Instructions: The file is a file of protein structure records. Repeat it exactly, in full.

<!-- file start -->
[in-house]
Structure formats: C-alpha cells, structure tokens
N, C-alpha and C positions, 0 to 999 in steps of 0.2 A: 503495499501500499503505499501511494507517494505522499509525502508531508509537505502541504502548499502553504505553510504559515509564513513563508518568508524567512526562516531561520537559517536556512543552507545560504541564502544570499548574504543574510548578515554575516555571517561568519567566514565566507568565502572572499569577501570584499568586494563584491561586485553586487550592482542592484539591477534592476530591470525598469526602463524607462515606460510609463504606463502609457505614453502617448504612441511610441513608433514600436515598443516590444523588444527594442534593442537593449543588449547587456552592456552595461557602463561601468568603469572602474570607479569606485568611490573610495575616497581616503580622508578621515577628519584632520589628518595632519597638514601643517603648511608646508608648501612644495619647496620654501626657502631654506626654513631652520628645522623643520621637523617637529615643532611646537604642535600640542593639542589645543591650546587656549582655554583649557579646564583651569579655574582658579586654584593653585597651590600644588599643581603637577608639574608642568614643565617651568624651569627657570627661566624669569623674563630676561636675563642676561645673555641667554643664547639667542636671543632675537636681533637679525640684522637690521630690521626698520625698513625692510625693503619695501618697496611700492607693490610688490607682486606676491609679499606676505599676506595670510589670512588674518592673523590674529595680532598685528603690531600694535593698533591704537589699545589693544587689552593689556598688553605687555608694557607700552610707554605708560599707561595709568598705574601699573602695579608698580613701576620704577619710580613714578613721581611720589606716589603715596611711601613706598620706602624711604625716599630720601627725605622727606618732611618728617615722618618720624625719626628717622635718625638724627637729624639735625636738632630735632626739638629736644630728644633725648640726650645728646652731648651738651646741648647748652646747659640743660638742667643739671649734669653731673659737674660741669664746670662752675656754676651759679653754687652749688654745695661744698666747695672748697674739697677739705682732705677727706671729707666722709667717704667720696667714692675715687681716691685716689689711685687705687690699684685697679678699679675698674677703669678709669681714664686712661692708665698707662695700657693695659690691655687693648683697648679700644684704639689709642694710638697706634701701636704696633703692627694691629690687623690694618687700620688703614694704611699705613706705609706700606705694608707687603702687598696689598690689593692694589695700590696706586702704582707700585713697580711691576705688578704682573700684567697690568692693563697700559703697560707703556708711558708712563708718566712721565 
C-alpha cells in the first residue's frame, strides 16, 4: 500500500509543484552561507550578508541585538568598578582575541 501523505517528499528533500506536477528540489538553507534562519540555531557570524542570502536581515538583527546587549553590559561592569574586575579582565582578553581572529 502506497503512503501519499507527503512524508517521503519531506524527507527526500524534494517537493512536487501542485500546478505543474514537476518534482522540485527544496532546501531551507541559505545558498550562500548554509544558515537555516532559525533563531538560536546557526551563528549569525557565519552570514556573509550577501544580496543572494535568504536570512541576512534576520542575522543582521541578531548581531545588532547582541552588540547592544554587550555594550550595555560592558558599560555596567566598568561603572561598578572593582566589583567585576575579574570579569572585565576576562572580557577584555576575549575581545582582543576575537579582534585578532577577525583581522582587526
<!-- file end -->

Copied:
[in-house]
Structure formats: C-alpha cells, structure tokens
N, C-alpha and C positions, 0 to 999 in steps of 0.2 A: 503495499501500499503505499501511494507517494505522499509525502508531508509537505502541504502548499502553504505553510504559515509564513513563508518568508524567512526562516531561520537559517536556512543552507545560504541564502544570499548574504543574510548578515554575516555571517561568519567566514565566507568565502572572499569577501570584499568586494563584491561586485553586487550592482542592484539591477534592476530591470525598469526602463524607462515606460510609463504606463502609457505614453502617448504612441511610441513608433514600436515598443516590444523588444527594442534593442537593449543588449547587456552592456552595461557602463561601468568603469572602474570607479569606485568611490573610495575616497581616503580622508578621515577628519584632520589628518595632519597638514601643517603648511608646508608648501612644495619647496620654501626657502631654506626654513631652520628645522623643520621637523617637529615643532611646537604642535600640542593639542589645543591650546587656549582655554583649557579646564583651569579655574582658579586654584593653585597651590600644588599643581603637577608639574608642568614643565617651568624651569627657570627661566624669569623674563630676561636675563642676561645673555641667554643664547639667542636671543632675537636681533637679525640684522637690521630690521626698520625698513625692510625693503619695501618697496611700492607693490610688490607682486606676491609679499606676505599676506595670510589670512588674518592673523590674529595680532598685528603690531600694535593698533591704537589699545589693544587689552593689556598688553605687555608694557607700552610707554605708560599707561595709568598705574601699573602695579608698580613701576620704577619710580613714578613721581611720589606716589603715596611711601613706598620706602624711604625716599630720601627725605622727606618732611618728617615722618618720624625719626628717622635718625638724627637729624639735625636738632630735632626739638629736644630728644633725648640726650645728646652731648651738651646741648647748652646747659640743660638742667643739671649734669653731673659737674660741669664746670662752675656754676651759679653754687652749688654745695661744698666747695672748697674739697677739705682732705677727706671729707666722709667717704667720696667714692675715687681716691685716689689711685687705687690699684685697679678699679675698674677703669678709669681714664686712661692708665698707662695700657693695659690691655687693648683697648679700644684704639689709642694710638697706634701701636704696633703692627694691629690687623690694618687700620688703614694704611699705613706705609706700606705694608707687603702687598696689598690689593692694589695700590696706586702704582707700585713697580711691576705688578704682573700684567697690568692693563697700559703697560707703556708711558708712563708718566712721565 
C-alpha cells in the first residue's frame, strides 16, 4: 500500500509543484552561507550578508541585538568598578582575541 501523505517528499528533500506536477528540489538553507534562519540555531557570524542570502536581515538583527546587549553590559561592569574586575579582565582578553581572529 502506497503512503501519499507527503512524508517521503519531506524527507527526500524534494517537493512536487501542485500546478505543474514537476518534482522540485527544496532546501531551507541559505545558498550562500548554509544558515537555516532559525533563531538560536546557526551563528549569525557565519552570514556573509550577501544580496543572494535568504536570512541576512534576520542575522543582521541578531548581531545588532547582541552588540547592544554587550555594550550595555560592558558599560555596567566598568561603572561598578572593582566589583567585576575579574570579569572585565576576562572580557577584555576575549575581545582582543576575537579582534585578532577577525583581522582587526